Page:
Top positive review
Overpriced for the extras...
Reviewed in the United States on December 29, 2018
My daughter wanted a Cricut machine for Christmas. We did some research and decided to get the maker now, rather than buy the air machine now and upgrade to a maker later. Time will tell if that was wise or not. In the meantime, since this was a Christmas gift, we wanted to have everything we needed in one place.
I felt we paid an awfully high premium for that. Another reviewer says that the extras can be purchased for quite a bit less if you just make a list of what comes with this kit, and order it separately. I'm knocking one-half star for that. Usually when you buy extras, you hope to get a little bit of a bargain for buying in bulk - so to speak. Not to be taken advantage of for buying more. On the other hand, it is nice to be able to buy a set that comes with all you need to get started right away if you aren't knowledgeable about the product. Someone might argue that is what you are paying for here - but in this day and age, the manufacturer usually goes out of their way to help you buy their product, not take advantage of you if you are new.
Moving on from that, my next half star comes from two other things. Cricut is clearly trying to hold on - as best as they can - to an old, pre-internet, model of business. Kind of like Apple, they are trying to wall things off so that you have to pay them a fee to use the product you have already purchased. I signed up for this $10 a month program because my daughter is young (10 years old) and while she is VERY savvy when it comes to crafting, I wanted to have her hand held until she figures all of this out. But Cricut requires you to be connected to the internet to use their designspace software, which is just ludicrous. I would have bought a different brand based on that alone if this were for me or my wife. But again, wanting this to be as easy as possible for my daughter and Cricut has leveraged their early success into a huge user base and they are the name brand that is standardized, kind of like photoshop in the photography editing business.
Also, we found the startup project to be frustrating and annoying. We still have no idea why, but after following the instructions dutifully, the project began drawing OUTSIDE of the mat's gridlines. It took us a great deal of time to redo the project (not re-doing it - but getting the machine to start over and walk us through the project as if it were the first time again) and magically it worked the second time. Since then, there has been no problem.
We also find that the software is not intuitive. You would expect WYSIWIG (what you see is what you get) but it is, for no understandable reason, not. You can carefully place fonts and images on the screen and get ready to cut them, and it will have them scattered all over the cutting surface. You have to go back and "weld" the items together in order to correct this. I suppose once you learn this, it is no longer an issue. But for the first time user, and because it literally adds an un-necessary step to every single project you do, and every time you make a change, you must remember to do it again, it is unfathomably bad form. It would be far easier to make it WYSIWIG and then allow the user to UNCHECK that option and let Cricuit's software to scatter the cutting across the sheet in whatever logic it is using if someone wanted to do so for some reason. But they don't do that, they make you weld over and over and over again and if you forget, you have to go back to the editing screens and do it. That's just really bad programming.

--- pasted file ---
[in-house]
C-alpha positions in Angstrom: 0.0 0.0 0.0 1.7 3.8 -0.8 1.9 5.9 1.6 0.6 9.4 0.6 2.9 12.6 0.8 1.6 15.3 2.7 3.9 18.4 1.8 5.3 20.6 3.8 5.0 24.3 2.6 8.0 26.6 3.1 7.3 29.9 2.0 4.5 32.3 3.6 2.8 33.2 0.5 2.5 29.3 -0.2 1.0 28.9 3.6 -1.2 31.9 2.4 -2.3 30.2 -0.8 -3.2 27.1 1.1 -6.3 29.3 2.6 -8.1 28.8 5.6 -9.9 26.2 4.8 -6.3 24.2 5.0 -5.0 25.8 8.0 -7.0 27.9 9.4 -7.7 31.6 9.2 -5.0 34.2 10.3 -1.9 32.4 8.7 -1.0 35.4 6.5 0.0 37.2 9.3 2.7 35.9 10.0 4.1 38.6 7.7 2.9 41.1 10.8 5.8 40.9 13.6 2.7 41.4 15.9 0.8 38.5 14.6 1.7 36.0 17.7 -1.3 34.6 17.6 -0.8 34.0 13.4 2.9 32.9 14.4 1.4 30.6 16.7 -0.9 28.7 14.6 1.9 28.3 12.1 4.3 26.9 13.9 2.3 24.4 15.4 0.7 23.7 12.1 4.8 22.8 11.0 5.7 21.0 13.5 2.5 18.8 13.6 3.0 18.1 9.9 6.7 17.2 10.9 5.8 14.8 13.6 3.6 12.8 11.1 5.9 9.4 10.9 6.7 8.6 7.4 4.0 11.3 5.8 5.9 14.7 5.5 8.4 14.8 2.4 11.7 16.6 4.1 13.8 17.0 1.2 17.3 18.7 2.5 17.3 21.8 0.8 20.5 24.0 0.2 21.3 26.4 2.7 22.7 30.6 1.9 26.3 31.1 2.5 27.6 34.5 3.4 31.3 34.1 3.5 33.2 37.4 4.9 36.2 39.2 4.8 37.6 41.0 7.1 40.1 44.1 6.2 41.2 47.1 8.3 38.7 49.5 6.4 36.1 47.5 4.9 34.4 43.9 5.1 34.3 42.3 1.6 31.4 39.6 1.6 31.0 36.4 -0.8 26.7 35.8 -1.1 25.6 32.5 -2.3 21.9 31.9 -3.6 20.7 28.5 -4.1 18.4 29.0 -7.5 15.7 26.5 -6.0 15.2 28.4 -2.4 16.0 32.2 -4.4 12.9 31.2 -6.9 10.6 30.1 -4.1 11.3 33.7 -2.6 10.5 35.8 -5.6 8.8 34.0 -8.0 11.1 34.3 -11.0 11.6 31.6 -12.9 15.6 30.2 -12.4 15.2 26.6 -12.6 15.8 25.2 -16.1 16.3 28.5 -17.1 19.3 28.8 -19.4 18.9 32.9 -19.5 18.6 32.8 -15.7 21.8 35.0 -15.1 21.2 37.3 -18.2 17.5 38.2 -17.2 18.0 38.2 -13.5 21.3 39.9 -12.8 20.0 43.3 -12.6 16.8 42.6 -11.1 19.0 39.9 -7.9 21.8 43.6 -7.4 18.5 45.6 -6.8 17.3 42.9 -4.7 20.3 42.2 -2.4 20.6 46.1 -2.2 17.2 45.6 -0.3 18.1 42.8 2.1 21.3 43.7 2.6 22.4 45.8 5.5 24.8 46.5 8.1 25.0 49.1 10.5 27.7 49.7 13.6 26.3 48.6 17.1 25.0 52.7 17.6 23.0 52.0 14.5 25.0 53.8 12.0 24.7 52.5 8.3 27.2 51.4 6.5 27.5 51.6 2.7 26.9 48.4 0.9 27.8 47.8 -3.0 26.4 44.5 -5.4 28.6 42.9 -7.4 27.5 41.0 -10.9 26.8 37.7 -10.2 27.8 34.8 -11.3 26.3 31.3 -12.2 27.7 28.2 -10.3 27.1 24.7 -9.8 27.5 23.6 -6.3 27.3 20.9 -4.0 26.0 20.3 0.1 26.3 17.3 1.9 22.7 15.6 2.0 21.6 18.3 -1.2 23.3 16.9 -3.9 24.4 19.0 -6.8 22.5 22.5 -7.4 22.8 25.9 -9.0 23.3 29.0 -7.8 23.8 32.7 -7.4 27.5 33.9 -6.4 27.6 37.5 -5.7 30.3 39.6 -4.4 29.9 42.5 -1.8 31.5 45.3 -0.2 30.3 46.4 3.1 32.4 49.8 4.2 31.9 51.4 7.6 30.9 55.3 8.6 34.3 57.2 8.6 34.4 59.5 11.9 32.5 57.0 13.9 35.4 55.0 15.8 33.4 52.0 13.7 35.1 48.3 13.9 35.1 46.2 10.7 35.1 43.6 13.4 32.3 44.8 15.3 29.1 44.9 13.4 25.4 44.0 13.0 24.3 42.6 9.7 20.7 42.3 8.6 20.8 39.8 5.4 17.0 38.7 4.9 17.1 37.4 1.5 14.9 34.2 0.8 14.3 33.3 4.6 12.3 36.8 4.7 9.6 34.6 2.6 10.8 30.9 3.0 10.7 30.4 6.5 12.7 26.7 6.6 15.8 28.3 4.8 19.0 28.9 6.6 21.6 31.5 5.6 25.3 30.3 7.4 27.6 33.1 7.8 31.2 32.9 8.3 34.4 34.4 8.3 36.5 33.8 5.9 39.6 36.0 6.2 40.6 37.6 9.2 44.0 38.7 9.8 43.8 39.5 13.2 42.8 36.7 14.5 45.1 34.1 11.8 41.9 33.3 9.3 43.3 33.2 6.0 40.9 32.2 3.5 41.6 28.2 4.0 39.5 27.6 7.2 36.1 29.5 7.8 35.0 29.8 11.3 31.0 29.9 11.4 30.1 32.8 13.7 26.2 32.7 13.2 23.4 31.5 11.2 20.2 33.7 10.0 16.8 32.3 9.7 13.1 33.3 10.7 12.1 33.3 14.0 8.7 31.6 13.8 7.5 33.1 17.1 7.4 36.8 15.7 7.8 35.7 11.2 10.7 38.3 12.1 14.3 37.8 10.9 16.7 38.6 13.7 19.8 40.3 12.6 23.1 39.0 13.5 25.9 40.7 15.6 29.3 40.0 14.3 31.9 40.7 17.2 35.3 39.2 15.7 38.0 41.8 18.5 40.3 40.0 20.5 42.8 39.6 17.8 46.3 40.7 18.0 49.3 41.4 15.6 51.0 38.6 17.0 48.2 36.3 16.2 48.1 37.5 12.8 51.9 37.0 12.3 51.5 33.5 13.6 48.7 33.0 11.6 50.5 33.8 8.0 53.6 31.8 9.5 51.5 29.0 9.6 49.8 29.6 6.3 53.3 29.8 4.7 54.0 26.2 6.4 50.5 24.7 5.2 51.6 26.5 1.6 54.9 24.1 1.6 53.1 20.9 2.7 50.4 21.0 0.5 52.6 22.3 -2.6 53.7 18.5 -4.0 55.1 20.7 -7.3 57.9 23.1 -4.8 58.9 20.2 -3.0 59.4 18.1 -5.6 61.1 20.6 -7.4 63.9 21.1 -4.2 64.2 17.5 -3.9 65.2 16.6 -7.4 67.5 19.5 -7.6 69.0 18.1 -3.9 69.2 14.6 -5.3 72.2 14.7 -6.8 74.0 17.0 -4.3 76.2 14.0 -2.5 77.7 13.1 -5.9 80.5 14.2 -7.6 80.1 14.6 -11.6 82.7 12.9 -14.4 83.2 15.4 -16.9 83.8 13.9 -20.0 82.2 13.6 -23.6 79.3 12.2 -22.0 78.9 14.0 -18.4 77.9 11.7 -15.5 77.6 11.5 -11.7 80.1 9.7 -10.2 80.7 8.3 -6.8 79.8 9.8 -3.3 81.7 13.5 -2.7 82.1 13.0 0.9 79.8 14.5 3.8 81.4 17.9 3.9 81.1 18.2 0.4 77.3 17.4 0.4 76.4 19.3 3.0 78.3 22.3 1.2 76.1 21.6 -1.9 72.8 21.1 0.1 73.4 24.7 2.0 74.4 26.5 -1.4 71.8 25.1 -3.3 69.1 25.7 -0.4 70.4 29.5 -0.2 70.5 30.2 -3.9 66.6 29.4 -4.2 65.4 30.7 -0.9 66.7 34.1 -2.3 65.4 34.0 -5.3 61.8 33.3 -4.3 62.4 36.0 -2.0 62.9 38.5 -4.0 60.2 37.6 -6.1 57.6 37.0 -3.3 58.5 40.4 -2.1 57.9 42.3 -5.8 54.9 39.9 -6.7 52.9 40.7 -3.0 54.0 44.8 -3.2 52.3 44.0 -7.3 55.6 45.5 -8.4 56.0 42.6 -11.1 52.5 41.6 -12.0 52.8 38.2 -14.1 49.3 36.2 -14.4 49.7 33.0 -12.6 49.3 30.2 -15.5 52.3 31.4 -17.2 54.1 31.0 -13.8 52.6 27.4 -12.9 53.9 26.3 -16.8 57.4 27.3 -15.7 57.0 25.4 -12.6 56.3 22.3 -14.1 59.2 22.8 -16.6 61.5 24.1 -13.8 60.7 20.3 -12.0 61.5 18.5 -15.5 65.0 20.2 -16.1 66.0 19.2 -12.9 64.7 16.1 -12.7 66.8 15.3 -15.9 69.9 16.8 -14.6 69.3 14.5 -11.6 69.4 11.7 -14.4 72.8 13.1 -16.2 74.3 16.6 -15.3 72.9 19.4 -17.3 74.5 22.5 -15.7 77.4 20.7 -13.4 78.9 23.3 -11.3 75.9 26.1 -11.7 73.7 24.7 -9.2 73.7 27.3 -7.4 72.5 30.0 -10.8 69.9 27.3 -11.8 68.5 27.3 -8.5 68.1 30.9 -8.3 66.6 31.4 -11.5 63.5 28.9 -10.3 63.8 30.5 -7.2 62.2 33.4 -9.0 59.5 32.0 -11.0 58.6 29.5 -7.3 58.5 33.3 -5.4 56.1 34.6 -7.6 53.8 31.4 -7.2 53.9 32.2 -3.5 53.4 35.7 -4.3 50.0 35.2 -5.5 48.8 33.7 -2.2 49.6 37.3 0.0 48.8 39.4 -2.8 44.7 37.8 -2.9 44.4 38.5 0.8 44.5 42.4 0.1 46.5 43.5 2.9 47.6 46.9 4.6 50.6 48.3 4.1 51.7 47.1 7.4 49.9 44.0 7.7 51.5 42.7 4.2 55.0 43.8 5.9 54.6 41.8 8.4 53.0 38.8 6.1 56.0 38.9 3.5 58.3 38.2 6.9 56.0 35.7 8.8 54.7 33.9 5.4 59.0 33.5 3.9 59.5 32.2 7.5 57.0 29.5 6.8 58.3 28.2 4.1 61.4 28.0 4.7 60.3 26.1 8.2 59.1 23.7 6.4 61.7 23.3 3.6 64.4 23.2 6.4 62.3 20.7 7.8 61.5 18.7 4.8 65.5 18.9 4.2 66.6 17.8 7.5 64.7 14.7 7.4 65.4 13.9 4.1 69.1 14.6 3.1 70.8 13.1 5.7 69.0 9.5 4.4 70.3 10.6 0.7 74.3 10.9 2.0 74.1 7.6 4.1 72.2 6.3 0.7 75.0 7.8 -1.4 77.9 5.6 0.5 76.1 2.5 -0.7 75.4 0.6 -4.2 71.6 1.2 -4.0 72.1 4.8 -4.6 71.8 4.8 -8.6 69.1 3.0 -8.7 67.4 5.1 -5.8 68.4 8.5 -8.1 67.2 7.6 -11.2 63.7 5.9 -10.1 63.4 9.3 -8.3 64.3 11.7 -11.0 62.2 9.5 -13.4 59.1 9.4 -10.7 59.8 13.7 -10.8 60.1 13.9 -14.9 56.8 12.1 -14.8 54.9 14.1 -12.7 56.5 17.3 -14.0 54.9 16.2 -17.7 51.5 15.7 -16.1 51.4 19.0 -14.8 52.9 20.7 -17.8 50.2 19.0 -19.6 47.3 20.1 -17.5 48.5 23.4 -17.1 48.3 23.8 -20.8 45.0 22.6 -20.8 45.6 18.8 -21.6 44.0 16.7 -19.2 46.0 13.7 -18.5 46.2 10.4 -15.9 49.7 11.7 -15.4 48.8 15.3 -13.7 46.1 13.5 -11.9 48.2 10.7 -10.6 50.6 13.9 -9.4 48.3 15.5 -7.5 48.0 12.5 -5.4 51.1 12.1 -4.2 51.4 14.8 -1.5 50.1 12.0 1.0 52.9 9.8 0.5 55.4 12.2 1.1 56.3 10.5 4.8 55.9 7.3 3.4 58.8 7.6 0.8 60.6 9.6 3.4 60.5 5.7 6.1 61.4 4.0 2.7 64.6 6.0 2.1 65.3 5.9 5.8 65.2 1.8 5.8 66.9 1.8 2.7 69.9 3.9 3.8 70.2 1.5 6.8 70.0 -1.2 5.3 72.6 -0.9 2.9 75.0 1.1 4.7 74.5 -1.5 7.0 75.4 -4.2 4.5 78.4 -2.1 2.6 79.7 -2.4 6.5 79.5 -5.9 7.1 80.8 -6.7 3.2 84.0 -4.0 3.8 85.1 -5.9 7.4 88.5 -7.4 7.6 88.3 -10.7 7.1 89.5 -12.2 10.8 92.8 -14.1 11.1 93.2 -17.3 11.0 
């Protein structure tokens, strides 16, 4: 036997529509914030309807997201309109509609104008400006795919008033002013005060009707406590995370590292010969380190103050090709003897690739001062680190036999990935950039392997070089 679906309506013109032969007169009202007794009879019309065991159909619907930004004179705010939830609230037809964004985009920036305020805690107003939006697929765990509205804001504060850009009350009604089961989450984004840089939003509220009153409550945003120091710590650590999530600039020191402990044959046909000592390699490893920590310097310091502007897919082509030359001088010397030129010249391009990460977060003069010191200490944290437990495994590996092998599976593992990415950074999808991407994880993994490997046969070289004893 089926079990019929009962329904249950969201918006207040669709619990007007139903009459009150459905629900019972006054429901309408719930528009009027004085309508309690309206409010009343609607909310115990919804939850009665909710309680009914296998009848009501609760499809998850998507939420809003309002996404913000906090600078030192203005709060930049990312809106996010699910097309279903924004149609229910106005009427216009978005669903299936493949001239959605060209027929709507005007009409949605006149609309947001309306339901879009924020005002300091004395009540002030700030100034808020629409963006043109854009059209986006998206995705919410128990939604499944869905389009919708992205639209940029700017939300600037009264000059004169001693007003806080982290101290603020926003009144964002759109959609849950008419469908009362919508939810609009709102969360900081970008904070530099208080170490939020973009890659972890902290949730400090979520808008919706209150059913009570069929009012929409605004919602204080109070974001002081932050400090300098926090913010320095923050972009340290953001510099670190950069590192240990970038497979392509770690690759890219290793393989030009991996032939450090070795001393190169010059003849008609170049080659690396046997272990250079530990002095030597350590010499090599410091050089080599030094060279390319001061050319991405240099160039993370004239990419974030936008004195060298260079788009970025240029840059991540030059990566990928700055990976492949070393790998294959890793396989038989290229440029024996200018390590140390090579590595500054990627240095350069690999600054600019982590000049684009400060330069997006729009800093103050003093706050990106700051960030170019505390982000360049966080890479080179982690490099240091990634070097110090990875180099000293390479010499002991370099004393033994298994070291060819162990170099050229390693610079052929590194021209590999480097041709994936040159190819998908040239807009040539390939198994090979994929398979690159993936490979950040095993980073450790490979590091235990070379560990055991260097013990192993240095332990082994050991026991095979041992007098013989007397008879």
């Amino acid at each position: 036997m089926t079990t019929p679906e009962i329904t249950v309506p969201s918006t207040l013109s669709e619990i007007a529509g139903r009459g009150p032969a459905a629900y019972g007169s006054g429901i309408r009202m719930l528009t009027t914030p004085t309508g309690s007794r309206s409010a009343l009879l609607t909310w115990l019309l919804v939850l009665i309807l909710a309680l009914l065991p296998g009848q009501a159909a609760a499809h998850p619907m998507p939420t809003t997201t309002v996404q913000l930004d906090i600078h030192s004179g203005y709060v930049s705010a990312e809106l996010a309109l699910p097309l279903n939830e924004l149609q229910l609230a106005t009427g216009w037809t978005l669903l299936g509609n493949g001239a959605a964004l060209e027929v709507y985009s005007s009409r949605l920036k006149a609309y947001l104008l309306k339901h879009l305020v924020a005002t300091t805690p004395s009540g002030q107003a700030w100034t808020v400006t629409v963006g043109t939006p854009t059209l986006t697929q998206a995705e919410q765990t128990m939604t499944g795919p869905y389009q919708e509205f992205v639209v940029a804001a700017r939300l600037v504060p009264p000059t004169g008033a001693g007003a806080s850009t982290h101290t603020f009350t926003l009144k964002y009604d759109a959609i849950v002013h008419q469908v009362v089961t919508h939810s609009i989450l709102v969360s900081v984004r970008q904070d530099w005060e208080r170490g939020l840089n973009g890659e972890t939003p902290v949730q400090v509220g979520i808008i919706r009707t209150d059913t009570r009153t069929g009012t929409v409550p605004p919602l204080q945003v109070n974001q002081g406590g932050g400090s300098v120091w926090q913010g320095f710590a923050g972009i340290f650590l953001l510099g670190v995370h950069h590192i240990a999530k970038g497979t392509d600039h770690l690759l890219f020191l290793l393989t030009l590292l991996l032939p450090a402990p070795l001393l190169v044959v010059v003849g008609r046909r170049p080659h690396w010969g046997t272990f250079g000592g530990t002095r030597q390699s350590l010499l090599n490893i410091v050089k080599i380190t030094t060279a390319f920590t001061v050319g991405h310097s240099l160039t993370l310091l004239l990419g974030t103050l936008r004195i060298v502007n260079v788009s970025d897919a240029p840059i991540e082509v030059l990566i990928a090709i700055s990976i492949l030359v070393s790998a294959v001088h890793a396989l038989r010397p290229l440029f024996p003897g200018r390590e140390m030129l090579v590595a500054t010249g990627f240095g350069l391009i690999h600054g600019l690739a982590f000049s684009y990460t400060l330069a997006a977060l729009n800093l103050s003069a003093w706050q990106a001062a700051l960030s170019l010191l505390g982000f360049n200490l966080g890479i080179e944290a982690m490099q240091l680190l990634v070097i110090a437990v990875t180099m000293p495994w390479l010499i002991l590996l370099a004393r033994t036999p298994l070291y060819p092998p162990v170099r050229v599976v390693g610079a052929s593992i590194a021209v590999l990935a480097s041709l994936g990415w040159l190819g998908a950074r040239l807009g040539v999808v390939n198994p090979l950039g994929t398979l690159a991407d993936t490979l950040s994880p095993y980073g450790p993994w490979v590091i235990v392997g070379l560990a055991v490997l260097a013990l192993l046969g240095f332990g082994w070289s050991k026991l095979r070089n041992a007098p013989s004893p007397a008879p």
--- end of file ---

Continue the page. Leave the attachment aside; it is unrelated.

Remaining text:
The software feels very much like what happens when a single company gets a head-start, and people invest a lot of time and money into the company, and then it is very hard for that company to be dethroned until enough people come along and invest in another company that offers enough better features to make it worth the effort.
There are several other very good competitors, but for us Cricut made the most sense in spite of my obvious dislike for some of their practices and methods.
So what on earth causes me to give this four stars after that barrage of abuse? The technology of the actual machine is pretty nifty. (Yes, I said "nifty." I'm in my 50's now so it is ok.) To be able to cut thin vinyl with the degree of precision that this device is able to do, in a home product under $400 is pretty amazing. And honestly, we might have been just as well off with the Air model for far less.
Our limited experience so far had enabled us - after a few annoying mis-steps - to make several very cool vinyl stickers and ultimately, it boils down to this - this machine is the mechanical essence of who my daughter is right now. She lives to make projects. Slime, paper projects, foil, stickers and t-shirts are all the air that she breathes.
This will go down as the Christmas to remember for quite some time. We were able to get her something that will greatly add to her enjoyment of life and even the rest of us will find some fun uses for this product.
So it gets four stars for the amazingly cool technology and what it is able to do and how much fun she is going to have doing it, even if the company itself tries to lessen the experience with their odd policies and annoying drawbacks. It is still very amazing and very fun.